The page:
Two additional changes in economic assumptions are important. First, the Bureau of Economic Analysis revised downward its estimate of historical aggregate wages by about 3.0 percent for 2001 and 4.0 percent for 2002. Reflecting this revision substantially reduces OASDI tax income throughout the projection period but affects benefit levels with a significant delay, only for newly eligible individuals in the future. The net effect of this revision is thus an increase in the longrange actuarial deficit. Second, starting with the 2003 report, labor force participation rates are projected to increase with life expectancy. This change increases the projected size of the labor force by nearly 2.0 percent by the end of the 75year period and significantly reduces the longrange actuarial deficit. However, these two changes tend to cancel and have a negligible net effect (i.e., less that 0.005 percent of taxable payroll) on the 75year actuarial balance.
Two significant changes affect disability assumptions. First, the ultimate disability incidence rates were lowered somewhat from the levels used in last year's report in order to bring the rates closer to the average experience of the last 30 years. Second, rates of improvement used to project longrange death rates were increased to be more consistent with assumed improvement in overall mortality. The net effect of these two changes roughly offset each other, resulting in about the same disability prevalence rate and thus having very little effect on projected cost.
Several methodological improvements and updates of programspecific data were made for projections in the 2003 report. First, an updated sample of new beneficiaries was used for projecting longrange average benefit levels. Second, shortrange projections were modified to reflect more of a delay in the average age at entitlement to benefits for retired workers as a result of the increasing normal retirement age (NRA). This change significantly reduced the number of beneficiaries, and thus the cost of the program in the early projection years. Together these changes result in a decrease in the actuarial deficit of 0.06 percent of taxable payroll.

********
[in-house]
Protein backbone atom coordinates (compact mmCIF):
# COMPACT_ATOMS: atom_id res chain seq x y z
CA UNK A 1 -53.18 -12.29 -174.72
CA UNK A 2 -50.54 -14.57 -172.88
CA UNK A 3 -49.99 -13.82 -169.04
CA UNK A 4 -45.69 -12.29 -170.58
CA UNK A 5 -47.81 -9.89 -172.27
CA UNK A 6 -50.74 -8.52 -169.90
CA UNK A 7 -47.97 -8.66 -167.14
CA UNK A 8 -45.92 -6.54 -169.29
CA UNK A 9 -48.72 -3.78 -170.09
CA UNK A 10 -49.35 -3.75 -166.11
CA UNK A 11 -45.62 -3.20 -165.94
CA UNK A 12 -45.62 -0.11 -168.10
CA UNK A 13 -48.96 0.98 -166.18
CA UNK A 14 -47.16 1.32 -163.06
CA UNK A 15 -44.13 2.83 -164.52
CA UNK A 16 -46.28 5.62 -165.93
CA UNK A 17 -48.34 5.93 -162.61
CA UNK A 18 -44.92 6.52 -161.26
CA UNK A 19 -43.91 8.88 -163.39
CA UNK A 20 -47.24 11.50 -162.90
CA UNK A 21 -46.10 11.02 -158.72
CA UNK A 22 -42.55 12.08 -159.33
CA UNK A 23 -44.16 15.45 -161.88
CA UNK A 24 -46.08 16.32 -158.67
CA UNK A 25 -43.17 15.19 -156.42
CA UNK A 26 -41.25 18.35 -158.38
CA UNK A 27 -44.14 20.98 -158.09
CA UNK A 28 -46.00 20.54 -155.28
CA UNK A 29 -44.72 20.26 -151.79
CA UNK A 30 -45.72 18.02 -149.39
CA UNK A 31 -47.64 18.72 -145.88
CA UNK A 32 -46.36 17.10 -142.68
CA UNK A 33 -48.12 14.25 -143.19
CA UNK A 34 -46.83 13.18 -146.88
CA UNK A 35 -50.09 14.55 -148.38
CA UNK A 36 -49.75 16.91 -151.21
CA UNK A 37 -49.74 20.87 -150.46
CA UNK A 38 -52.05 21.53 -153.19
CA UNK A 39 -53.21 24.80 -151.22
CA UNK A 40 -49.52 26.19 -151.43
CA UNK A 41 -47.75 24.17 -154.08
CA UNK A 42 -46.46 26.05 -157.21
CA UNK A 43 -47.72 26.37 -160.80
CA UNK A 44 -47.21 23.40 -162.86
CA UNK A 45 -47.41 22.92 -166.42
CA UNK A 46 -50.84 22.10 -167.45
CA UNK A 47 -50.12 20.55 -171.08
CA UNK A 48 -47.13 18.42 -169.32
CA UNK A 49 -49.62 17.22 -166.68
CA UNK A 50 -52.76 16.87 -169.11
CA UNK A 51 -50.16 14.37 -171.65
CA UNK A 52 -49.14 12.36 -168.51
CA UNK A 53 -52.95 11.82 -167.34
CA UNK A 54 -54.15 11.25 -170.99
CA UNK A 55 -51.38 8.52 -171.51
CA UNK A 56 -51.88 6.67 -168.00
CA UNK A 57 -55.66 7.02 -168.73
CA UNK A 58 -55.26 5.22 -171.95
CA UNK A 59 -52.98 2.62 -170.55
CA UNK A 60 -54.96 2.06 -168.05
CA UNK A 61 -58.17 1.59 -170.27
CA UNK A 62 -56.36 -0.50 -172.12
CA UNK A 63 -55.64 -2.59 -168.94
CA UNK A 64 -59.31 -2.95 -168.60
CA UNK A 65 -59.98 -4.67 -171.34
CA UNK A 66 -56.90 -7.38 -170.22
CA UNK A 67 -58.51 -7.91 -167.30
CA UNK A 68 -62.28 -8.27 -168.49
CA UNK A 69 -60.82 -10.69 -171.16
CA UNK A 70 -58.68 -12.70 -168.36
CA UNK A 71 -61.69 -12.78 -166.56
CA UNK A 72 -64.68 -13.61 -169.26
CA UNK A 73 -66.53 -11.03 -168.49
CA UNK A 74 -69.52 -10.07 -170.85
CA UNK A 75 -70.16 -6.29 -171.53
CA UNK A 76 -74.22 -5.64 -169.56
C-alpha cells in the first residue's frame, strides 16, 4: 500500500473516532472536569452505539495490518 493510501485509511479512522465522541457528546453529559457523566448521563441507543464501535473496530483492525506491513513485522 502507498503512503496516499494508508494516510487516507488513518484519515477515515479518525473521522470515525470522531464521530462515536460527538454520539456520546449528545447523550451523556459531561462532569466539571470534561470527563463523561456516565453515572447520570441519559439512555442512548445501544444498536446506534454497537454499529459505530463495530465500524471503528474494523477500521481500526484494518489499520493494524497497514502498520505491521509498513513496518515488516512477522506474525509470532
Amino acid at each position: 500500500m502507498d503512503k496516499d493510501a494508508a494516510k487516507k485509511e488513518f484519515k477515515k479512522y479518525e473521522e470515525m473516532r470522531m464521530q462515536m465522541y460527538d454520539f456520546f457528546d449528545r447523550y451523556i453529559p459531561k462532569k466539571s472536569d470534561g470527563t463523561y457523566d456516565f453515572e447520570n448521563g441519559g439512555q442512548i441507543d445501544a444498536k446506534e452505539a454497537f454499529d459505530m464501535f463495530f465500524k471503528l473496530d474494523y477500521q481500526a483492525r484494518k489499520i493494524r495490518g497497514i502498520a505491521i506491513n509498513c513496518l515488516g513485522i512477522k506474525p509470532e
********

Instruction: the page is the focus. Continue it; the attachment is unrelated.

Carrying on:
If no changes in assumptions or methods were made for this report and actual experience had met expectations since the last report, the OASDI actuarial deficit would still be increased by 0.07 percent of taxable payroll from the level estimated for last year's report due to the change in the valuation period (see table IV.B12). However, changes were made in data, assumptions, and methods for this report. The net effect of these changes is to offset a portion of the increase in the deficit due to the new valuation period. This is indicated by the total 0.04percent increase in the deficit, which, after rounding, raises the deficit from 1.87 percent to 1.92 percent of payroll.
The effects of changes made in this report can also be illustrated by comparing the annual (cashflow) balances for this and the prior year's report. Figure IV.B5 provides this comparison for the combined OASDI program over the long range.
The annual balance is lower, for this report, early in the projection period due to revisions in national earnings data for 2001 and 2002. Higher annual balances from about 2010 to 2040 reflect the increases in otherthanlegal immigration since 1990, reflected in the 2000 Census, and the assumption for this report of higher annual immigration through 2022. The higher levels of immigration for 1990 through 2022 result in additional beneficiaries which cause a reduction in the annual balances from about 2040 to 2075.
^{1}Adjustments are made to include deemed wage credits based on military service for 19832001, and to reflect the lower effective tax rates (as compared to the combined employeeemployer rate) which apply to multipleemployer "excess wages," and which did apply, before 1984, to net earnings from selfemployment and, before 1988, to income from tips.
^{2}Accounting for Social Insurance, Statement of Recommended Accounting Standards, Number 17, Federal Accounting Standards Advisory Board, August 1999 (p. 36).